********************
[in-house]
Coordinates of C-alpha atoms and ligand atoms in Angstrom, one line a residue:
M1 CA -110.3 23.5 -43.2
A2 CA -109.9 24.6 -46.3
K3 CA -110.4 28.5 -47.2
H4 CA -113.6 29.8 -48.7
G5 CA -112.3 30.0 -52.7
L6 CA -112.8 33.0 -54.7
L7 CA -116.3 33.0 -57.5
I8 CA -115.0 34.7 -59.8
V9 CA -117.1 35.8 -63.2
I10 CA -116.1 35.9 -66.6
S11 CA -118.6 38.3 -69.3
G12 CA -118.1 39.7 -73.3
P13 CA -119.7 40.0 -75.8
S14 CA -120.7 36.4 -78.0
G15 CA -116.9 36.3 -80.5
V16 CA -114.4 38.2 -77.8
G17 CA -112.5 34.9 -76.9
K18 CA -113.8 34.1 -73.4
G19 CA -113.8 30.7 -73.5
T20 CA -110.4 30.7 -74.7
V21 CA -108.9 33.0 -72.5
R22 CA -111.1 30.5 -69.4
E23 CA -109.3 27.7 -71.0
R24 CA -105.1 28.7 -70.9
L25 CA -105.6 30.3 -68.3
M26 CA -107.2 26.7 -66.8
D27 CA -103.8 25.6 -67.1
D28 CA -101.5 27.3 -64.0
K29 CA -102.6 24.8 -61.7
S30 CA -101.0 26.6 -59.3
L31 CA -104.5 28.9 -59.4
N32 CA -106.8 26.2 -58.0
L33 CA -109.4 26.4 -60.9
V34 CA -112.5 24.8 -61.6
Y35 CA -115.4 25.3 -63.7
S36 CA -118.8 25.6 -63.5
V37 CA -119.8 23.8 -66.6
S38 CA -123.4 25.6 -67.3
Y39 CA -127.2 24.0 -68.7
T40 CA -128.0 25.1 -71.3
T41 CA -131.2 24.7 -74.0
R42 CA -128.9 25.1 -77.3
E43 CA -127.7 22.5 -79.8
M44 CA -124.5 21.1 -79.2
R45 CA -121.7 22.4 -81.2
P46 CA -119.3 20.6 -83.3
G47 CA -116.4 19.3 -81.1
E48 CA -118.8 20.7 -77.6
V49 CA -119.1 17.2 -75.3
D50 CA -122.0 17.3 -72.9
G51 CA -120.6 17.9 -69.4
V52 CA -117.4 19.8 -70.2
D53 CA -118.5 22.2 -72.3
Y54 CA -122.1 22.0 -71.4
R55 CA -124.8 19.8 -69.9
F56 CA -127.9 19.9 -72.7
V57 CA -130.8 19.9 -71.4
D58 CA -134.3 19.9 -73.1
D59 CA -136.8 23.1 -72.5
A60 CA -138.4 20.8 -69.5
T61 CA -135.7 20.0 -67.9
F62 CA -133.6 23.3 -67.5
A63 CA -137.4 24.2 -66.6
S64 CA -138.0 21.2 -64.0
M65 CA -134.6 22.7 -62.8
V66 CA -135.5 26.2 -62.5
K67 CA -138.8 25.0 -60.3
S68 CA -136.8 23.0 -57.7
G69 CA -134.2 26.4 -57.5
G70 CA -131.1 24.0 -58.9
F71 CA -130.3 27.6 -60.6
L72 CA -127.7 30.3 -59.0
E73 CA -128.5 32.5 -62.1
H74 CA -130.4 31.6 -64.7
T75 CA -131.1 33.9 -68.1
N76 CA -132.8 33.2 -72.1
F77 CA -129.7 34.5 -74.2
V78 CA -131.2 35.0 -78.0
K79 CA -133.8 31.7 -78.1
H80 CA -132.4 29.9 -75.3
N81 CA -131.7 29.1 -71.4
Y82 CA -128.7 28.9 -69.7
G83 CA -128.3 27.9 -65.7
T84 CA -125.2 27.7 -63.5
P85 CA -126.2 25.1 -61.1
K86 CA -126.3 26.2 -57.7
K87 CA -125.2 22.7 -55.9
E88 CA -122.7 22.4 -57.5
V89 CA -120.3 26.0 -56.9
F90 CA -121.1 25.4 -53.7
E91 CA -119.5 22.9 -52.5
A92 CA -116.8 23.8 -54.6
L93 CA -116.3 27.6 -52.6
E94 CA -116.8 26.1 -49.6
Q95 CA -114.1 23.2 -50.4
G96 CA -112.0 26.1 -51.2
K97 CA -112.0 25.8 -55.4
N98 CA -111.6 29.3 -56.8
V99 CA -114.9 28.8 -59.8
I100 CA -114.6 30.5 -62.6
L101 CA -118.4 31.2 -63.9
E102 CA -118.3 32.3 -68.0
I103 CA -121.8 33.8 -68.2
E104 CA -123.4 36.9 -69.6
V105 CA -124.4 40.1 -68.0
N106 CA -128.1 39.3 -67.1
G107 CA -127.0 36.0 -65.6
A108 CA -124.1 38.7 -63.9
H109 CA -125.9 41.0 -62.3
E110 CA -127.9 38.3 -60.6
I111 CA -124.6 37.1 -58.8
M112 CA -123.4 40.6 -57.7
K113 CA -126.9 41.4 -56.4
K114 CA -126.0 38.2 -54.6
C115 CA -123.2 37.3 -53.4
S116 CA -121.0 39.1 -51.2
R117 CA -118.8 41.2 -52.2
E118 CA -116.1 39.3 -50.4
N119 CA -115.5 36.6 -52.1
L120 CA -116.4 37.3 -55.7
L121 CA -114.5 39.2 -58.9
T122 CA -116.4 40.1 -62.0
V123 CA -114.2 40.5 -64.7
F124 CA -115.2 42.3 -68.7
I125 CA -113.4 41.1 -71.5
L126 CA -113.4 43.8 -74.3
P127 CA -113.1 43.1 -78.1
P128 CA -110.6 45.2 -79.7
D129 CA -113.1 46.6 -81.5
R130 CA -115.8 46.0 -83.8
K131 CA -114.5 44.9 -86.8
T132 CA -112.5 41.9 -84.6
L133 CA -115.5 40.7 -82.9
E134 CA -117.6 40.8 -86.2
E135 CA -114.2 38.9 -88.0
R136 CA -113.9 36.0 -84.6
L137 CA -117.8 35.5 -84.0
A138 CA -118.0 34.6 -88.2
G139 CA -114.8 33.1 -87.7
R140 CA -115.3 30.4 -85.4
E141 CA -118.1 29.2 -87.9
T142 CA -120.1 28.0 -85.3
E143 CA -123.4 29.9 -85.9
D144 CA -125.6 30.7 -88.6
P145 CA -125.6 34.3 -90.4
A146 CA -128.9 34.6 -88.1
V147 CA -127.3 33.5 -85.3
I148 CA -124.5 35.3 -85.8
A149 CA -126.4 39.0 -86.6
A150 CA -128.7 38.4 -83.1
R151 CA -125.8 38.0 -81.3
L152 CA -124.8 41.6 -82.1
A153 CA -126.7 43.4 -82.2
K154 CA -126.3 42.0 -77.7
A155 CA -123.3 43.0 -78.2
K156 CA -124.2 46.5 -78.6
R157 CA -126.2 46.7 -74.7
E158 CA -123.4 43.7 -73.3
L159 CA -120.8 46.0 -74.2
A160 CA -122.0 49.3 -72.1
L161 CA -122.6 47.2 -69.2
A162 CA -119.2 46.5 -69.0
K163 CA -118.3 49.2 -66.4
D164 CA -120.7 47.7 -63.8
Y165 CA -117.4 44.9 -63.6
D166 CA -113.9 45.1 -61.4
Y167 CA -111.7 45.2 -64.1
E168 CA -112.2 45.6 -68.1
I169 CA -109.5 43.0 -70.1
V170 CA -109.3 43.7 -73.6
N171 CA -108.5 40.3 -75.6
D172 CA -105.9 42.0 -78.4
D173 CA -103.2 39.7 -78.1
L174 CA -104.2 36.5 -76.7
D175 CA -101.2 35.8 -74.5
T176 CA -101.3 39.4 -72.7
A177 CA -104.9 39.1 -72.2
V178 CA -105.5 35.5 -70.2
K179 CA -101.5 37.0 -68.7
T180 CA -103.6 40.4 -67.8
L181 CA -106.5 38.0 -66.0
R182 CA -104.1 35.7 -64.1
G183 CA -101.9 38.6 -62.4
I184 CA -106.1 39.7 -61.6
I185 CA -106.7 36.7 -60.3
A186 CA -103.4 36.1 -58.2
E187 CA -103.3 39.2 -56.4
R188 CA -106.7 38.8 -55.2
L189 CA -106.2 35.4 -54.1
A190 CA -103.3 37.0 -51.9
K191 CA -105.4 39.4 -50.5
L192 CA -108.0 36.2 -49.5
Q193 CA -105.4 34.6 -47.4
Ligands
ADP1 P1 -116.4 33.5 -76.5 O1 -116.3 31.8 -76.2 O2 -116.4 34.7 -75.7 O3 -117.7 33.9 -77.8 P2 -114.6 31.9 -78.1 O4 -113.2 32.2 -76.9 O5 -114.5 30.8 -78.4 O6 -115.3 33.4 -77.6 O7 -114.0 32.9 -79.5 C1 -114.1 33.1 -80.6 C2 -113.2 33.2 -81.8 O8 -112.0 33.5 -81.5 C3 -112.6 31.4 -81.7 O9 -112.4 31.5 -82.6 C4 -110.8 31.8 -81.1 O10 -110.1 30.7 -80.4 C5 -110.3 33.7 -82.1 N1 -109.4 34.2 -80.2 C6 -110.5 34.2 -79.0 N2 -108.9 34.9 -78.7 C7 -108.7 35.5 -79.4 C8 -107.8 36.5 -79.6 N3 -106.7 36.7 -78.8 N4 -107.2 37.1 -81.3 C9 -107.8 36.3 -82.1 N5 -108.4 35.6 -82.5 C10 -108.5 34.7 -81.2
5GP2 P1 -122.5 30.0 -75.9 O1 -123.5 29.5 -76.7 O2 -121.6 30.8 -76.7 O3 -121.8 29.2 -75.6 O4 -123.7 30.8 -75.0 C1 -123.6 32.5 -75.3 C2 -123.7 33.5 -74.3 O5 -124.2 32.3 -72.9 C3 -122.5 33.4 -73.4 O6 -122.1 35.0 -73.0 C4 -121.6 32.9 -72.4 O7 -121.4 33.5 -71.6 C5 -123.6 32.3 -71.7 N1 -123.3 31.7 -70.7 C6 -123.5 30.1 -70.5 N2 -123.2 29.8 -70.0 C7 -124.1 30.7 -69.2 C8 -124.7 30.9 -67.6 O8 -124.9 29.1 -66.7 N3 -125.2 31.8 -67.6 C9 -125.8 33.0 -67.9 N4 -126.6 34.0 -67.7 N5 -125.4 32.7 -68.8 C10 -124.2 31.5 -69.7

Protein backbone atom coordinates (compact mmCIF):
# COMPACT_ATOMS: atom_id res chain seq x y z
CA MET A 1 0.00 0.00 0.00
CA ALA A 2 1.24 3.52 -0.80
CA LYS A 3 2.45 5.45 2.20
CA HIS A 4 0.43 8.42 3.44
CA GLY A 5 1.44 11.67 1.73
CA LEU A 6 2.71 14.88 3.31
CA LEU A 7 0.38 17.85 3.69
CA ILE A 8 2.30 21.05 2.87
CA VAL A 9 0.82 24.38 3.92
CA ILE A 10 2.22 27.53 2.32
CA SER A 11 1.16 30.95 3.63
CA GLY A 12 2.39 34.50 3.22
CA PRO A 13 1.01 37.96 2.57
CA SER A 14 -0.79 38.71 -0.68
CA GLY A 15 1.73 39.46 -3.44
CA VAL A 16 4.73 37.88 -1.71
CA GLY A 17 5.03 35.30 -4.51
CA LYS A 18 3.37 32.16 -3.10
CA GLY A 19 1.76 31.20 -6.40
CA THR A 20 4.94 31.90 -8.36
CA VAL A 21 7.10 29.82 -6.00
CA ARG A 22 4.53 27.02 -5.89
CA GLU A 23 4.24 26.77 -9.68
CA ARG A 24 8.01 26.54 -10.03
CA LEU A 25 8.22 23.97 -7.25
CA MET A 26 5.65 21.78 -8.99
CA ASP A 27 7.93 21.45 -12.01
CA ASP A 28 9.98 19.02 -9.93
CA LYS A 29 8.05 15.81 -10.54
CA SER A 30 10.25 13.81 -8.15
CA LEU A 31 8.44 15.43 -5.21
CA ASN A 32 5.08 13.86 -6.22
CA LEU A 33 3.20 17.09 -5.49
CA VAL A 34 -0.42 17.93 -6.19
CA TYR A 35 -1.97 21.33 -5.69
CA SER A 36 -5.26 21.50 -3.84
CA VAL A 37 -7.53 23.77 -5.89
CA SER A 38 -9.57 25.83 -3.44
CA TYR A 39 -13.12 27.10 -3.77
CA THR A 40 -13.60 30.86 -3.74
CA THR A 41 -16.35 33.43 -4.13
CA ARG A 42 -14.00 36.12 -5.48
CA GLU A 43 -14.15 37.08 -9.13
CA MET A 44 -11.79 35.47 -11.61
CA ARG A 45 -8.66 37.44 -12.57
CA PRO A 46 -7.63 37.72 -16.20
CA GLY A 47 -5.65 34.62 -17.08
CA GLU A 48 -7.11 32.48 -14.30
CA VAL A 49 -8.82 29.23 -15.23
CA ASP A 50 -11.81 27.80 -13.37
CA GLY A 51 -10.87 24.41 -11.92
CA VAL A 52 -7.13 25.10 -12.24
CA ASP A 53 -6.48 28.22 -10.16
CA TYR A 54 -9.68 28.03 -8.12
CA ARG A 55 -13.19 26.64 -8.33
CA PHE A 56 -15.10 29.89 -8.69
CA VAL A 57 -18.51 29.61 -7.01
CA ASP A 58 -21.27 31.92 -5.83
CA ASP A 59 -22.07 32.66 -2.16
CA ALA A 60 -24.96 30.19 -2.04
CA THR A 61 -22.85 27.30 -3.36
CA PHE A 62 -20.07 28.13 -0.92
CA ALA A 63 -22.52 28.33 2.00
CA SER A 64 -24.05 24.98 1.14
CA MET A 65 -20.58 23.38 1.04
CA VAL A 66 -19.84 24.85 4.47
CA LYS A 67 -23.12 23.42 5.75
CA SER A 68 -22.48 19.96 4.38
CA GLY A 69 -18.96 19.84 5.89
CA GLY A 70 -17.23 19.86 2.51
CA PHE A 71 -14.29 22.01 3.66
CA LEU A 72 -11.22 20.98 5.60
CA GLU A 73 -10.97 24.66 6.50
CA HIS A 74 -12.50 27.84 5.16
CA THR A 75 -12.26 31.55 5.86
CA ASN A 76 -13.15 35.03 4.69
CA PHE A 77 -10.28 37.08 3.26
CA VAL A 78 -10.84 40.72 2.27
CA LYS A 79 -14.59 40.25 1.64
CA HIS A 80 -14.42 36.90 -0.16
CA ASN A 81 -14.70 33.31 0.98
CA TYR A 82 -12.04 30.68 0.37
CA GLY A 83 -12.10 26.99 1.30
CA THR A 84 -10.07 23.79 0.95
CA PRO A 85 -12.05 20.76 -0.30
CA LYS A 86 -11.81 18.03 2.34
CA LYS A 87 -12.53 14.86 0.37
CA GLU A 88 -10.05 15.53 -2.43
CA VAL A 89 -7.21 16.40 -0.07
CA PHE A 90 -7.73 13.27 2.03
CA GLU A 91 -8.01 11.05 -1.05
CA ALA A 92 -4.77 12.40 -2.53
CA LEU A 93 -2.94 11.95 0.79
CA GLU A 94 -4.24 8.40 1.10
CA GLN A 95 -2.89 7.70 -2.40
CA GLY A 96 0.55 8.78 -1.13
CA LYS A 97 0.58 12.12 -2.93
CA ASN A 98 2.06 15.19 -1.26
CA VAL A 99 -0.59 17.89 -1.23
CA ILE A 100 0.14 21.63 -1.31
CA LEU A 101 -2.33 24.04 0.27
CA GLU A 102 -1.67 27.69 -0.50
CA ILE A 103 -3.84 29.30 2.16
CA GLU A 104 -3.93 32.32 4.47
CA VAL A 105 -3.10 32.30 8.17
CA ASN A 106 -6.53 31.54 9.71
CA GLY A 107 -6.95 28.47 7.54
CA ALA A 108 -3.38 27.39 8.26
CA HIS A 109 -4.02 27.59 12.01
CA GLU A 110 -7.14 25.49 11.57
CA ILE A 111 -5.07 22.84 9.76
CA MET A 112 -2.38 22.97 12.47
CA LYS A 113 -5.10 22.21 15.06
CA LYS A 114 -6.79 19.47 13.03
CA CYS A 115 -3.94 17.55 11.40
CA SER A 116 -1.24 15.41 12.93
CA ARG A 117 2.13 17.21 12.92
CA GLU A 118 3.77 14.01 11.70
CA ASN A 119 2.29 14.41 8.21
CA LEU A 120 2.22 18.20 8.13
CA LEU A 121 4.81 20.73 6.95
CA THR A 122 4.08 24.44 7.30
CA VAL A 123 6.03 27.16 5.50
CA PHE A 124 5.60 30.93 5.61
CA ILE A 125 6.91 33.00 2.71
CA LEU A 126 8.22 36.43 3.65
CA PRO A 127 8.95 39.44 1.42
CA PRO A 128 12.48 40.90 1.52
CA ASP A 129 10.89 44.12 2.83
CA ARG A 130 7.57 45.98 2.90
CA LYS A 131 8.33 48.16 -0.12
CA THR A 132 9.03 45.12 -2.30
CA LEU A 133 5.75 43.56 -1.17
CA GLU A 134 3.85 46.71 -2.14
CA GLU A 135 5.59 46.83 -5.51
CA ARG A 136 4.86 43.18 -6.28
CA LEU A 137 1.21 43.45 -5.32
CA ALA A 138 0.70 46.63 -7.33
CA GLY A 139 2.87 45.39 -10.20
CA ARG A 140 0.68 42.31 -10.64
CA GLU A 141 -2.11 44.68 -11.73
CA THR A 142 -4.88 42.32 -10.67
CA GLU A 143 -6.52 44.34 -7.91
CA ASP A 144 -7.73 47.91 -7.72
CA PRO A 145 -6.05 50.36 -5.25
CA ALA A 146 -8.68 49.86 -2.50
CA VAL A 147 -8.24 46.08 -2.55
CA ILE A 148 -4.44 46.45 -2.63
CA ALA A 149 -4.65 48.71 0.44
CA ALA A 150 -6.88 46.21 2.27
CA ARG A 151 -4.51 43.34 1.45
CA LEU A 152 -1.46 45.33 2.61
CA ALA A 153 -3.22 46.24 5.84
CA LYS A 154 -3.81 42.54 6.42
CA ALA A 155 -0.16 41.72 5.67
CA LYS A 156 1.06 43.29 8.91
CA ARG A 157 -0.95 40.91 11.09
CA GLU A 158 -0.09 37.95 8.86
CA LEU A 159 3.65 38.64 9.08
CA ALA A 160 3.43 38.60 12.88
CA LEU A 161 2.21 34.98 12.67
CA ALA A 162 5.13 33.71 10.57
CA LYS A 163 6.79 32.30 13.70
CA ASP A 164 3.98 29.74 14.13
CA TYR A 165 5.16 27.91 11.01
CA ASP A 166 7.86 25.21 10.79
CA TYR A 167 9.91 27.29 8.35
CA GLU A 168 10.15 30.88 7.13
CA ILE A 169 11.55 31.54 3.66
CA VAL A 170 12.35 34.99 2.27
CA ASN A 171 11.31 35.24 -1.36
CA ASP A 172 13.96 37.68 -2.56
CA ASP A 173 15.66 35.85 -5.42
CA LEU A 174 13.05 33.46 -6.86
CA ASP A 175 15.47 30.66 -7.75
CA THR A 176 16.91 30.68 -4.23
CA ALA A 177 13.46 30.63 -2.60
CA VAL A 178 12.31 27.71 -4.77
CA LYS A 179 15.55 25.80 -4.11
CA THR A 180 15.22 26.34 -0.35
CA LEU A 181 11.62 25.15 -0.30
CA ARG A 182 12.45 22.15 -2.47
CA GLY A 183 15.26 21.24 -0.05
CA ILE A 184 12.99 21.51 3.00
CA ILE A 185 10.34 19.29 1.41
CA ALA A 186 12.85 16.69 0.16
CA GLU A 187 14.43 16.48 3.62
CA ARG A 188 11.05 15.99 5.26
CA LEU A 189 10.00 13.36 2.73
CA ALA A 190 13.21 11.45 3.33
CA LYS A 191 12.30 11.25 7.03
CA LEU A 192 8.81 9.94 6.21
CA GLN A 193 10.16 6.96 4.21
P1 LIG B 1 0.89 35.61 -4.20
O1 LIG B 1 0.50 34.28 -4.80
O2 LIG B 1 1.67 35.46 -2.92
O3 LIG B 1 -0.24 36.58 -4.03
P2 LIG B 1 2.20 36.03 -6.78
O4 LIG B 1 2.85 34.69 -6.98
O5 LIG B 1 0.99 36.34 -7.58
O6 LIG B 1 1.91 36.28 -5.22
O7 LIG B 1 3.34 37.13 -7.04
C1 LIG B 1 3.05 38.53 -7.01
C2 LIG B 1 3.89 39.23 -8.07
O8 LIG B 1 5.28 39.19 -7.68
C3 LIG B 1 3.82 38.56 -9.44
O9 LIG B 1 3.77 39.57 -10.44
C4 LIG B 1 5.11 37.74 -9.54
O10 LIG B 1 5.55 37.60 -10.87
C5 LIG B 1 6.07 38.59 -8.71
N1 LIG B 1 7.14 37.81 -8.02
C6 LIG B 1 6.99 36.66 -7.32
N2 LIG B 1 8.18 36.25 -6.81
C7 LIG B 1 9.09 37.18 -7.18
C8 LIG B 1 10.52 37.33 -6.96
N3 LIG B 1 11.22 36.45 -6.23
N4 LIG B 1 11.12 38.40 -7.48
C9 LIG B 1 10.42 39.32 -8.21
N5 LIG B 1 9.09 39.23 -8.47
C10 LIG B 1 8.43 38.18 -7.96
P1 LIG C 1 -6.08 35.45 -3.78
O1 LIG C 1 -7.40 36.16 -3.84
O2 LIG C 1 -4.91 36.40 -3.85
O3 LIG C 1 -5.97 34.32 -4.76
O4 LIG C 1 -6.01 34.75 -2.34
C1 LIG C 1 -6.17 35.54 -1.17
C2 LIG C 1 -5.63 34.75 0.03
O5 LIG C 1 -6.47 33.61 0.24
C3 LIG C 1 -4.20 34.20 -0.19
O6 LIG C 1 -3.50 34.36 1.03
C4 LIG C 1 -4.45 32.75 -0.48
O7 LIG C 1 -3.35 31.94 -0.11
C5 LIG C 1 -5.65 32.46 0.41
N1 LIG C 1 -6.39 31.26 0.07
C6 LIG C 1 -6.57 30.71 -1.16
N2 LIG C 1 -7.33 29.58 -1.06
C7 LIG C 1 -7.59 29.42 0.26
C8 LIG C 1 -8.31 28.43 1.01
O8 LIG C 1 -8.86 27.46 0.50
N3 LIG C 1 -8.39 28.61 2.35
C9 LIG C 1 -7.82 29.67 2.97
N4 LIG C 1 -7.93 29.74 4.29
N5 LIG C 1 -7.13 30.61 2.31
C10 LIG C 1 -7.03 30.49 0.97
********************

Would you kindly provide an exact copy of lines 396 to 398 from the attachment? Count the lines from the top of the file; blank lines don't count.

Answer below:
O2 LIG B 1 1.67 35.46 -2.92
O3 LIG B 1 -0.24 36.58 -4.03
P2 LIG B 1 2.20 36.03 -6.78